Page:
My Caruso portable.

Discussions on Talking Machines of British or European Manufacture
epigramophone
Victor VI
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Personal Text: An analogue relic trapped in a digital world.
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My Caruso portable.

Post by epigramophone »

Thanks to our meeting on this forum, Martin (nostalgia) and I have maintained a regular correspondence by email. A few weeks ago he posted pictures of a Caruso portable, and as Caruso has been one of my lifelong record collecting interests the idea of a gramophone bearing his name appealed to me.

I asked Martin whether he knew if it was for sale, and he confirmed that it was advertised on a Swedish internet marketplace owned by PayPal. Martin lives in Norway, and with his help I was able to purchase the machine and have it shipped to the UK.

I attach pictures of the machine partially dismantled in my workshop in the hope that someone will be able to identify it. There is no manufacturer's name displayed anywhere, but the case structure closely resembles the HMV101. The only clue to it's nationality is the speed control in both English and Italian.

A previous repairer has reassembled the soundbox with the backplate upside down. This will be rectified when the hardened gaskets are replaced.

Over to our European experts......
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nostalgia
Victor III
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Location: My gramophone repair room

Re: My Caruso portable.

Post by nostalgia »

I am very happy to see the Caruso portable in very good hands, and the machine also looks very well built.
I cross my fingers that someone can help identifying the motor, and hopefully also the manufacturer of the portable.
:clover:

CarlosV
Victor IV
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Location: Luxembourg

Re: My Caruso portable.

Post by CarlosV »

The lento-presto written on the speed control is common on many German machines, and the auto brake is also typical of German machines. Same for the look of the soundbox, there are many German soundboxes with very similarly inscribed names, including the handwritten-type of lettering. I have seen also many German imitations of the nr 4 HMV like this one.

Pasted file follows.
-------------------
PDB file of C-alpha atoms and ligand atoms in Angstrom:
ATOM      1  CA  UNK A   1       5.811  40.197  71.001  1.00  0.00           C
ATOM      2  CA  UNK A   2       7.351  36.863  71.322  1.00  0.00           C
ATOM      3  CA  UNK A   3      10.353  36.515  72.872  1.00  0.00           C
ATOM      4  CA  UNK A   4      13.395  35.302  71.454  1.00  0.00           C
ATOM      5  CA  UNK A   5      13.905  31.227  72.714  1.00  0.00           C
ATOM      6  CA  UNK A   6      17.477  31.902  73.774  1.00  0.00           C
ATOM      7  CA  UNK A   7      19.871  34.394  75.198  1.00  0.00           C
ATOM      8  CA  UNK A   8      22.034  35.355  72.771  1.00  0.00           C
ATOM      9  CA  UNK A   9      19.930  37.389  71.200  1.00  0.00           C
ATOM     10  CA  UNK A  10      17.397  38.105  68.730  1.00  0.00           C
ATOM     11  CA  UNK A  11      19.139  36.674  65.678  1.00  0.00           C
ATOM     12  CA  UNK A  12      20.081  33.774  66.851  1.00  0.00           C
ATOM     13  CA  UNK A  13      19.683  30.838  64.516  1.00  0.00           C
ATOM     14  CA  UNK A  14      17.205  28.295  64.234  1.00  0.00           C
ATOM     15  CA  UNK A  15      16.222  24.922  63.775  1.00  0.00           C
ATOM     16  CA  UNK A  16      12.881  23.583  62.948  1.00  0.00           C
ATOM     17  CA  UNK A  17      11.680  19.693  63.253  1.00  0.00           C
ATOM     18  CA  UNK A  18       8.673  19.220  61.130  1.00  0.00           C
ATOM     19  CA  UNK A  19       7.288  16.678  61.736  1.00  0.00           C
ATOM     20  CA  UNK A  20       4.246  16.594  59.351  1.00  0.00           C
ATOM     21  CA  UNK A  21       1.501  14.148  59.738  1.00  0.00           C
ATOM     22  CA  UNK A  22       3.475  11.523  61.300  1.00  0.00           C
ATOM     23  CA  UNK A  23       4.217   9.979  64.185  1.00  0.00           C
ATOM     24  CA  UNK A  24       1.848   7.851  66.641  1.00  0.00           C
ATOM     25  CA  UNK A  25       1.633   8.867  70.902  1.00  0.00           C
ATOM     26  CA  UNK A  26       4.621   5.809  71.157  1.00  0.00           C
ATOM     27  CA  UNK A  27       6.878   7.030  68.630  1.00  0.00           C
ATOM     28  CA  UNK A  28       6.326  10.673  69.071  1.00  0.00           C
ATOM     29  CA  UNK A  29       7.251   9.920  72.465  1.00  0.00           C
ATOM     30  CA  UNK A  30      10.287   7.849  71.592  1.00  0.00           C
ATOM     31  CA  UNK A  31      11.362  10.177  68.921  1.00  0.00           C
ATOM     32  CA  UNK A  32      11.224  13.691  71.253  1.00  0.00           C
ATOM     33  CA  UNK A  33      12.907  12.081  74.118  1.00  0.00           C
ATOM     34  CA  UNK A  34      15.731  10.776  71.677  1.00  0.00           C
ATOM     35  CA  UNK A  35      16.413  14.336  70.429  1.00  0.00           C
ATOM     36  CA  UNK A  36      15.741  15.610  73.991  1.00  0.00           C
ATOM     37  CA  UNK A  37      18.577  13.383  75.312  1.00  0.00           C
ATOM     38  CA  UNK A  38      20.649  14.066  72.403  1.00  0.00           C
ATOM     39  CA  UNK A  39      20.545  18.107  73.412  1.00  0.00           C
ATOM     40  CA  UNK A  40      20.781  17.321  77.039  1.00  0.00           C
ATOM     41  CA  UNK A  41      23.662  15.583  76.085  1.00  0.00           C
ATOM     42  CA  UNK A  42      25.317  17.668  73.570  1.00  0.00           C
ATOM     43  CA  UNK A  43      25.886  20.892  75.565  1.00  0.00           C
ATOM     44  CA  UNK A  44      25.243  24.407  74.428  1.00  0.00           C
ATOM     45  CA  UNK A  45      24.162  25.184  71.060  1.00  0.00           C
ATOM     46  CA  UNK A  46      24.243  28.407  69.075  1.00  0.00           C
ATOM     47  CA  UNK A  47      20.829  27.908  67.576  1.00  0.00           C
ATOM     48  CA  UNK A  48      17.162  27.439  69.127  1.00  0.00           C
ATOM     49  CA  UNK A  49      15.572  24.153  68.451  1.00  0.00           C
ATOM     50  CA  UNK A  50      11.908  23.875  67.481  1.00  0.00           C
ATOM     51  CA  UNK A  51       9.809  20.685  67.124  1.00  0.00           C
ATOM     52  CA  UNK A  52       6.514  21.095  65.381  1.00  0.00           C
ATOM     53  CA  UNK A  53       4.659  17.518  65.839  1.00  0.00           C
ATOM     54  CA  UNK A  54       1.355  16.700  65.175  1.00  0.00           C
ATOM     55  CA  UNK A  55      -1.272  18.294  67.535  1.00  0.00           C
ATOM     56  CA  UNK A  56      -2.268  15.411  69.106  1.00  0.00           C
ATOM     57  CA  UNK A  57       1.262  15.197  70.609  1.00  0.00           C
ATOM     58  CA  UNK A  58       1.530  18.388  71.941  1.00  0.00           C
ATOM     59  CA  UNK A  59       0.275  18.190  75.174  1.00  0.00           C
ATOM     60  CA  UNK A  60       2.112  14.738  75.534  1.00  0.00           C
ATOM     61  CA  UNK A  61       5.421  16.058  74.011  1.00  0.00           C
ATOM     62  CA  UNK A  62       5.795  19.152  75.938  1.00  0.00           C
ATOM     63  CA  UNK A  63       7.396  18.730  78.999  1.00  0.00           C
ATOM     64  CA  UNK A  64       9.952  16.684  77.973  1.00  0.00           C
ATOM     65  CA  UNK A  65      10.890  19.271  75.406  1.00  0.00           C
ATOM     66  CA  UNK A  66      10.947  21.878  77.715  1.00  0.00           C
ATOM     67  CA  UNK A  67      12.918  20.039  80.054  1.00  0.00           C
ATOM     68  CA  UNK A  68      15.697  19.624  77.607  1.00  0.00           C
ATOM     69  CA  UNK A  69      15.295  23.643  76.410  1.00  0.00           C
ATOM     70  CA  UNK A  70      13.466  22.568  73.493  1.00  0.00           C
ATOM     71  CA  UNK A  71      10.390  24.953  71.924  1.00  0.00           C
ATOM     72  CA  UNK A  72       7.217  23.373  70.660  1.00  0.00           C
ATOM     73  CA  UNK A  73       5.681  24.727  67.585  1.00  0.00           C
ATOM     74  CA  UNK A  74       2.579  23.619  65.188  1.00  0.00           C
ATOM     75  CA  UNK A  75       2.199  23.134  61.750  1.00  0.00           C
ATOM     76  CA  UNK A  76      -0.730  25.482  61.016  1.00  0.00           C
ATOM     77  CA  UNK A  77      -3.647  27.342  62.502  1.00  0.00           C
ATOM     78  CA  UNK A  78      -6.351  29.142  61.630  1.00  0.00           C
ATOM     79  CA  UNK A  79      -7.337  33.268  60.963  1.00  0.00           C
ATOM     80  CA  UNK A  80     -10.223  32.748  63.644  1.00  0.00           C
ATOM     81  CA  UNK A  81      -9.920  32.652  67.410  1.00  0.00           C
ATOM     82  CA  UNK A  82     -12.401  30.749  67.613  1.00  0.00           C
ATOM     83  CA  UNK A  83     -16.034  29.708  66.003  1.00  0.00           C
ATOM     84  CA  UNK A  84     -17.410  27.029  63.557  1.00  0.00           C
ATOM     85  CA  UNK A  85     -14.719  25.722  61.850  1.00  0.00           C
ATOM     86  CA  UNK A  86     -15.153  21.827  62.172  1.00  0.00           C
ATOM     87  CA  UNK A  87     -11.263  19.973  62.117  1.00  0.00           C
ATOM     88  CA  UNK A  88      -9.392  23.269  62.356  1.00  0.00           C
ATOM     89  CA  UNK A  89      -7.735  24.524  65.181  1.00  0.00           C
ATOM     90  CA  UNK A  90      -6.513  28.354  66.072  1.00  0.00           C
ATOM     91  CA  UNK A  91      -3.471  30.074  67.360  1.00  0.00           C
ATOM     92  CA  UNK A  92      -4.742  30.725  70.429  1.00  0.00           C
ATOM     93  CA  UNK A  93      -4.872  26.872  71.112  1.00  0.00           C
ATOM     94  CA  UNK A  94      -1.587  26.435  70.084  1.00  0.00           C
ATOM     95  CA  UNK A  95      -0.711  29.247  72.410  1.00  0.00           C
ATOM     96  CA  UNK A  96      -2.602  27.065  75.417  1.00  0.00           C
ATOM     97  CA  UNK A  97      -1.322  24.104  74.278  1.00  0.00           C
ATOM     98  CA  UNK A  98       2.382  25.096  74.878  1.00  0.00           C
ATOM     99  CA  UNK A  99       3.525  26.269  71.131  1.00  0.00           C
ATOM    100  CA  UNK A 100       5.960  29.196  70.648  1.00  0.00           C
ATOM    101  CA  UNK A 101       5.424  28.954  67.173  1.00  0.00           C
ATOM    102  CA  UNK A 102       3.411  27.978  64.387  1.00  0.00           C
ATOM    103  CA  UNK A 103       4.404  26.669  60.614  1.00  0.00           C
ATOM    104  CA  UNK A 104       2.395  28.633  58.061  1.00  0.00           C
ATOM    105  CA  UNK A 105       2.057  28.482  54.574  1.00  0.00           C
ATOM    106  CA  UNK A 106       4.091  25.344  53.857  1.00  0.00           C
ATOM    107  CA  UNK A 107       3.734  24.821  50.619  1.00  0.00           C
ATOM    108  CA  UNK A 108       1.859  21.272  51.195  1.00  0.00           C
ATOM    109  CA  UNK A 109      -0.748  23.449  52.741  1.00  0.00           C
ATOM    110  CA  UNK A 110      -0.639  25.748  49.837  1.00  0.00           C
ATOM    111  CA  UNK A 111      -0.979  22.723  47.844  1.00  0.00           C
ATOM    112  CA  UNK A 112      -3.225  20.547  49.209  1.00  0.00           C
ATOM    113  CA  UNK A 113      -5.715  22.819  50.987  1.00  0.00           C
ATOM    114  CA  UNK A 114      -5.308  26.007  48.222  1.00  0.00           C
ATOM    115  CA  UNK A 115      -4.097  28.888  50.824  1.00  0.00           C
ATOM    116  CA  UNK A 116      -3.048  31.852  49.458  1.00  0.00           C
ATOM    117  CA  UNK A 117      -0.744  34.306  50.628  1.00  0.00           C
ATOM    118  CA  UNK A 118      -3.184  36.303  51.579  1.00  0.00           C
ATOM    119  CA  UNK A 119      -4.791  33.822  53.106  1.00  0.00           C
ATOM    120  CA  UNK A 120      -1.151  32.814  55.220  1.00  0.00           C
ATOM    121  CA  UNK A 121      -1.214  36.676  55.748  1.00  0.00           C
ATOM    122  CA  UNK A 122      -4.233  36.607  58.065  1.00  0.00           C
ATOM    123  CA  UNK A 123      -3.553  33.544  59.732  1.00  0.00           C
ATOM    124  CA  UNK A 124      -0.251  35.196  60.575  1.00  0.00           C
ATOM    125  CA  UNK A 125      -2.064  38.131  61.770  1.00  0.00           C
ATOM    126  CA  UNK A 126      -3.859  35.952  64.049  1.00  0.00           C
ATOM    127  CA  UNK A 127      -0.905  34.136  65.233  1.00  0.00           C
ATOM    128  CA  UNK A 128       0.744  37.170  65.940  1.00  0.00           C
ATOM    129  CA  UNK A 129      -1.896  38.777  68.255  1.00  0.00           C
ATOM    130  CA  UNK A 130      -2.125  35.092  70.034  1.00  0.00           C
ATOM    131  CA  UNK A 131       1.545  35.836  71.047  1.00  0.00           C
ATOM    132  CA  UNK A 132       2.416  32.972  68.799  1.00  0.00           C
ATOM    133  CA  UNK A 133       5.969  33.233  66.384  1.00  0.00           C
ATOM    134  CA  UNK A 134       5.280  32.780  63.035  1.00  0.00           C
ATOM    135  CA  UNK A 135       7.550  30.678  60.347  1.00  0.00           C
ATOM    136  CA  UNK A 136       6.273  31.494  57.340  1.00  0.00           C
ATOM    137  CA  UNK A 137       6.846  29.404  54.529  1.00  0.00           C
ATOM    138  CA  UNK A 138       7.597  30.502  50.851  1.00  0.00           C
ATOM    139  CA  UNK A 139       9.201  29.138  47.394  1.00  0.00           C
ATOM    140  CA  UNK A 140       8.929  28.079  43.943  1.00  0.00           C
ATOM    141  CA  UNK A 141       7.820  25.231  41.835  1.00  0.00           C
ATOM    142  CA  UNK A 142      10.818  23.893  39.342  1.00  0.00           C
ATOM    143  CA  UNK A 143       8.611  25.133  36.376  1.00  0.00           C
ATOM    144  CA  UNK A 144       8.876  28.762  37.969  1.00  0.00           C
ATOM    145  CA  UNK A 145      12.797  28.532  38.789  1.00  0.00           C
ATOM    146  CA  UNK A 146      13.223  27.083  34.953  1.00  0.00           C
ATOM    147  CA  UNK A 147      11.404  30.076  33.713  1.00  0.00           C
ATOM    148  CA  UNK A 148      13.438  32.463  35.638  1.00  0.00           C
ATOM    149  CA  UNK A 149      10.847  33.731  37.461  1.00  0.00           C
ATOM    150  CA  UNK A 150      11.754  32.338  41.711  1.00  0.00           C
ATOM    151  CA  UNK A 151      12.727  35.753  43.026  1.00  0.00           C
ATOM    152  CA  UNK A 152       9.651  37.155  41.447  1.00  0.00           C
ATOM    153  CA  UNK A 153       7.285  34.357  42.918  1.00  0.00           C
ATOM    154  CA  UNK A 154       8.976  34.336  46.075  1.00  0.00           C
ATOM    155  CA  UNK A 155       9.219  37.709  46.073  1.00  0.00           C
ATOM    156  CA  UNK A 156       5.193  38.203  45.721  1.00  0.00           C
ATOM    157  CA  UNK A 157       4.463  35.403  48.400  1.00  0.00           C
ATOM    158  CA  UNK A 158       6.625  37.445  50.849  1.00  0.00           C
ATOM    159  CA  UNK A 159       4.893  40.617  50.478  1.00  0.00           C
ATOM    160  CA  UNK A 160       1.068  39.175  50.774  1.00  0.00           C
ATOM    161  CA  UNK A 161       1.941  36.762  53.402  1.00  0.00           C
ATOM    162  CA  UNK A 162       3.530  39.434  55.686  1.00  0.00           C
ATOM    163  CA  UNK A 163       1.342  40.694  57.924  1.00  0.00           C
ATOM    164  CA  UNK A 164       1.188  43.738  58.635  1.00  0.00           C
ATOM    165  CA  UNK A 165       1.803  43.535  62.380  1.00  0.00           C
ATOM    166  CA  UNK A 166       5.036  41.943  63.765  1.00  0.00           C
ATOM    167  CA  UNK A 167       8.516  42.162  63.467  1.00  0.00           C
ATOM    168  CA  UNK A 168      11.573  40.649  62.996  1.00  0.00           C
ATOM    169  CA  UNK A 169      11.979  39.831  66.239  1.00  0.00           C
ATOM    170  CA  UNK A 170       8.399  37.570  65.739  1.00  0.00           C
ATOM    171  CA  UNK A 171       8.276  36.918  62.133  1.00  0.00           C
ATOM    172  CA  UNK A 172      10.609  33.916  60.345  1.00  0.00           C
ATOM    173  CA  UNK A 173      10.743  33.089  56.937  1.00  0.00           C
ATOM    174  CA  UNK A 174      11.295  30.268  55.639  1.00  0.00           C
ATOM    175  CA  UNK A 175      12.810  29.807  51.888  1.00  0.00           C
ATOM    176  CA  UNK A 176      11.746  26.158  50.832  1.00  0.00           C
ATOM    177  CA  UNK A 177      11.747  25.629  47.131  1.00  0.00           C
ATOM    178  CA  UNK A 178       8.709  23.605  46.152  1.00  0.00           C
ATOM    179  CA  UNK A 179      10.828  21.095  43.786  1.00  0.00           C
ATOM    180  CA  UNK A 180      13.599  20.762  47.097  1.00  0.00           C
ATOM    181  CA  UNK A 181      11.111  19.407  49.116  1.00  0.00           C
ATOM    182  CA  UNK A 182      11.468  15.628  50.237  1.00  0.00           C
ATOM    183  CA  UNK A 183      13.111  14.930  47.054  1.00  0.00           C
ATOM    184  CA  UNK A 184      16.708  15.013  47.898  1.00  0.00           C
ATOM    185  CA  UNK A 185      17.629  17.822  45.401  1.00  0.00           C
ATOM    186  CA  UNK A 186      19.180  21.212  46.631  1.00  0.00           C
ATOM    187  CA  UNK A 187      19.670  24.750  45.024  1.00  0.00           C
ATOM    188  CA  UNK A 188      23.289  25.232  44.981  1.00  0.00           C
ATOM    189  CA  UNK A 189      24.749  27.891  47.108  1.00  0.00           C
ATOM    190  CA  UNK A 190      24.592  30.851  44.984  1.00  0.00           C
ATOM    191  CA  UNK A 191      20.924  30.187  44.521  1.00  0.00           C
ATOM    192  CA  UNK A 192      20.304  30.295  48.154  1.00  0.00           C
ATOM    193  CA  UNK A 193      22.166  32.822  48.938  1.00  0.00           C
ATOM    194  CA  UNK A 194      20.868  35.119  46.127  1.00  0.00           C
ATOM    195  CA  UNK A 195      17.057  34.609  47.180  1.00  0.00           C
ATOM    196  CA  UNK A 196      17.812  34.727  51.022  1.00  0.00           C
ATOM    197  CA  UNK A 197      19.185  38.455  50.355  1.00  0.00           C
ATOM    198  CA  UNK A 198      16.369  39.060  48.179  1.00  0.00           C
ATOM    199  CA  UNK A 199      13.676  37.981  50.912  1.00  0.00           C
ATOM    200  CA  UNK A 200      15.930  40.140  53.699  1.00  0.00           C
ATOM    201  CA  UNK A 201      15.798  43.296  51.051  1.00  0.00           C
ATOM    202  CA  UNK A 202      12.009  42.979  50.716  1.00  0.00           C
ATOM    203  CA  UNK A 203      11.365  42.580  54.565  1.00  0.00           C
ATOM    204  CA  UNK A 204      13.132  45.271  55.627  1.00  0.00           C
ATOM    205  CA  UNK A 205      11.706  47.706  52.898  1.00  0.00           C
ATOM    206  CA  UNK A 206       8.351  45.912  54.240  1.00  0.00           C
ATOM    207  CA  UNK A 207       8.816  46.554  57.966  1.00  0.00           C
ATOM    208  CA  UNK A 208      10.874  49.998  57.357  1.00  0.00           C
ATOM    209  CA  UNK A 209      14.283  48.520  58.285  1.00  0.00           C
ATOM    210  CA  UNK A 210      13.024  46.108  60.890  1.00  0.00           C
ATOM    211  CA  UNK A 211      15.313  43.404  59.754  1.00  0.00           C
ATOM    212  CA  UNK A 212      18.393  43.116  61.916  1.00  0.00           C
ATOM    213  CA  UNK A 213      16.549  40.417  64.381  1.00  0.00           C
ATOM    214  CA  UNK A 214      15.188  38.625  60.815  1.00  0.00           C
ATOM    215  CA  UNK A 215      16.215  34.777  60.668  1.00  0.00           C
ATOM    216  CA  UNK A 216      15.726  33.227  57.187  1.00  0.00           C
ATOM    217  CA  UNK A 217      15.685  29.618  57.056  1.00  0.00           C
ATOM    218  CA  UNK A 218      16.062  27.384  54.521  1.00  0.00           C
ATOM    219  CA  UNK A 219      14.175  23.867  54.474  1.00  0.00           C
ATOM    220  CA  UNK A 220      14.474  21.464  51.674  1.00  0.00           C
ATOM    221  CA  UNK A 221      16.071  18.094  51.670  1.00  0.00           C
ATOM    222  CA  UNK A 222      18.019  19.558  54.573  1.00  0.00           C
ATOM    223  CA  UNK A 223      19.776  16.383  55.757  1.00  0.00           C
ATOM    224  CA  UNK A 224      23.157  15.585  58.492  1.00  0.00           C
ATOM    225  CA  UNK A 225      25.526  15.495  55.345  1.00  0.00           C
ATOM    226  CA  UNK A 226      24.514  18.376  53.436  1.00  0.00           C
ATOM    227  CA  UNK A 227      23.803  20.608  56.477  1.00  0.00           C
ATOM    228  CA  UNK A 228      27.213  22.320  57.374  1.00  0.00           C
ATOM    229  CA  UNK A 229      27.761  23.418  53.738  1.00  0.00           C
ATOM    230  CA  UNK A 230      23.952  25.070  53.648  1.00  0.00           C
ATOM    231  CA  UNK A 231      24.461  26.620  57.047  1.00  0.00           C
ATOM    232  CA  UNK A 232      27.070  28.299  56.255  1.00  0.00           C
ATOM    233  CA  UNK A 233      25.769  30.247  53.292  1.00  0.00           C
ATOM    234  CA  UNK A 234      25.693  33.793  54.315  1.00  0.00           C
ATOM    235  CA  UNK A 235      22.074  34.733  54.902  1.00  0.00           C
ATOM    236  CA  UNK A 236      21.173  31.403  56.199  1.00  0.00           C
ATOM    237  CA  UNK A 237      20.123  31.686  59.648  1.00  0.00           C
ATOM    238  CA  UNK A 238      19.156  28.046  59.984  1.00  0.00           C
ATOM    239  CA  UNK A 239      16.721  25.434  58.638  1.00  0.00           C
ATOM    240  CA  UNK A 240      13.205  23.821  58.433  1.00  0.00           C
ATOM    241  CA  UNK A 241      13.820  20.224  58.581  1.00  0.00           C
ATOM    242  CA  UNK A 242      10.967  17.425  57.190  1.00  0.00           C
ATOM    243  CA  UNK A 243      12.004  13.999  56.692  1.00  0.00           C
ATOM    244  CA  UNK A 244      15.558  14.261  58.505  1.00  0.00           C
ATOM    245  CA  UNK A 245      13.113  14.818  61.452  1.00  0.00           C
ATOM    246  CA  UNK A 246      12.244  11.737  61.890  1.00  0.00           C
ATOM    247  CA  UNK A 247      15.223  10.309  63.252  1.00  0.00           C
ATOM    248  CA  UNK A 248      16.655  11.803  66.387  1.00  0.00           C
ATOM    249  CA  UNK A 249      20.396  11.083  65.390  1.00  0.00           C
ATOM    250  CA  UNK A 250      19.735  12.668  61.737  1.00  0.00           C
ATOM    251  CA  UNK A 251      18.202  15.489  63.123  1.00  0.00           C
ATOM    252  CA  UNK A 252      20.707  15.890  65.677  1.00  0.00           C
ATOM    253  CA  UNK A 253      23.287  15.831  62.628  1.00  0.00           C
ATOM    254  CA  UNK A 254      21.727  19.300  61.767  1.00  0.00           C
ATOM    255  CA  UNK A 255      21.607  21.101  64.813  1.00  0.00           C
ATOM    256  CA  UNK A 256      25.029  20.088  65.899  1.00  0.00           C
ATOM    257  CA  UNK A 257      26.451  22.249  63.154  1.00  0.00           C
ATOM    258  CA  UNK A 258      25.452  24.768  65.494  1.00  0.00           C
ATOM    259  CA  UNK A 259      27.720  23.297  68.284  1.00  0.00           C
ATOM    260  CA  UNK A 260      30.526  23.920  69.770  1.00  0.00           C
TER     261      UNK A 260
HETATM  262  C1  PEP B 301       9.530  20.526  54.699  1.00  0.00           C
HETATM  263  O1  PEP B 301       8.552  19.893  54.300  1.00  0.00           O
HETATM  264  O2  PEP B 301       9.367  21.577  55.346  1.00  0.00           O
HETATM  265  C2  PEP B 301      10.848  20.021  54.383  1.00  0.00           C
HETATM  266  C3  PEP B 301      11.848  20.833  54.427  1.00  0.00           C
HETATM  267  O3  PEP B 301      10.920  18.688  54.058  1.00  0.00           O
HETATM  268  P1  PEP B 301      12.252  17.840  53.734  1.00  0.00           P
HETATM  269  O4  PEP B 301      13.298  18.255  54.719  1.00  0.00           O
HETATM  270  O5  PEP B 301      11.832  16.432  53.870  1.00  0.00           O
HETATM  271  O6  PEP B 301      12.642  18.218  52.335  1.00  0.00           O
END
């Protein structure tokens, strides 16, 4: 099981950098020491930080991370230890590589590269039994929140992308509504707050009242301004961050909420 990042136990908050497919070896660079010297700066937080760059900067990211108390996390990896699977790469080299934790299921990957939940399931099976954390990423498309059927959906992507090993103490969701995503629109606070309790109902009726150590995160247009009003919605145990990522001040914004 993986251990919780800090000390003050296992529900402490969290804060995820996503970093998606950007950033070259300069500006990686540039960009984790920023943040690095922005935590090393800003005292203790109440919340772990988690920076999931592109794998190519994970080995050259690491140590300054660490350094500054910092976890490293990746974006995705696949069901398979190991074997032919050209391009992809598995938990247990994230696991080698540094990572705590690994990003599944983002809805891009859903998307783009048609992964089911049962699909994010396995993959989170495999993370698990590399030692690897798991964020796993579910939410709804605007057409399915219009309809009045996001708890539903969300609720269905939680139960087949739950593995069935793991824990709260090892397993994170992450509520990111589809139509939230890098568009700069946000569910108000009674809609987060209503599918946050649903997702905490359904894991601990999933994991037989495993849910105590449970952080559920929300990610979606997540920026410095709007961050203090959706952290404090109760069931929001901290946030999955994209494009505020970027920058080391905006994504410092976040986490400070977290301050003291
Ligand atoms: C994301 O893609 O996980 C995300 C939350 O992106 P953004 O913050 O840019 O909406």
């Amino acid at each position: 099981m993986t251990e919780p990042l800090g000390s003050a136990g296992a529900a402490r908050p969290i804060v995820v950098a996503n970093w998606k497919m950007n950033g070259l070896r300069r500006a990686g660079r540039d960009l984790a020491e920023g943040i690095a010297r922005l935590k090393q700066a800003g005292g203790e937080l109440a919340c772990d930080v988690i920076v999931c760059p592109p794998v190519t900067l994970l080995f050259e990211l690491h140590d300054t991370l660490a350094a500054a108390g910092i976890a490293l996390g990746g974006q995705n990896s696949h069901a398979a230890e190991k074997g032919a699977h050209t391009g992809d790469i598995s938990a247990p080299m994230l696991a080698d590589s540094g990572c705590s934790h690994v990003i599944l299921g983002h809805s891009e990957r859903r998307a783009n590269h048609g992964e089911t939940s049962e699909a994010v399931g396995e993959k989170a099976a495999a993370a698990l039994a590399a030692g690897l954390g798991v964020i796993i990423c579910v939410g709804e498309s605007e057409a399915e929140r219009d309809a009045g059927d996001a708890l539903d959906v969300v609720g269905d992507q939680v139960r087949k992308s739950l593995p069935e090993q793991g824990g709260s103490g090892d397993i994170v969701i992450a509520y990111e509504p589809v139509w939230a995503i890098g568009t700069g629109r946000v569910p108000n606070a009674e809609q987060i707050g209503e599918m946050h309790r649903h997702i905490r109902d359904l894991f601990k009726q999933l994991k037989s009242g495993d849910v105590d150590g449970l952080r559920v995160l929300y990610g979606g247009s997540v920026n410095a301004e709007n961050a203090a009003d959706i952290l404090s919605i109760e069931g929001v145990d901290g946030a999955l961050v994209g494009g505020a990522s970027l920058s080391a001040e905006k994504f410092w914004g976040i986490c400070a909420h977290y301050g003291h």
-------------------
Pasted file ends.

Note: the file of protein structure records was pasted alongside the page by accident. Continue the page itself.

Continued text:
Phono48
Victor IV
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Location: United Kingdom

Re: My Caruso portable.

Post by Phono48 »

I recognise the motor immediately, as I've been looking for one for months! It's a Steidinger. They later became Dual.

Barry

epigramophone
Victor VI
Posts: 3855
Joined: Mon Oct 24, 2011 1:21 pm
Personal Text: An analogue relic trapped in a digital world.
Location: The Somerset Levels, UK.

Re: My Caruso portable.

Post by epigramophone »

Thank you gentlemen. The consensus is that the machine is German, but as far as I have been able to discover, Steidinger did not make complete machines until after they adopted the Dual brand name. More research is needed to establish the manufacturer.

poodling around
Victor IV
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Joined: Tue Feb 20, 2018 11:52 am

Re: My Caruso portable.

Post by poodling around »

epigramophone wrote: Sun Oct 25, 2020 2:36 pm Thanks to our meeting on this forum, Martin (nostalgia) and I have maintained a regular correspondence by email. A few weeks ago he posted pictures of a Caruso portable, and as Caruso has been one of my lifelong record collecting interests the idea of a gramophone bearing his name appealed to me.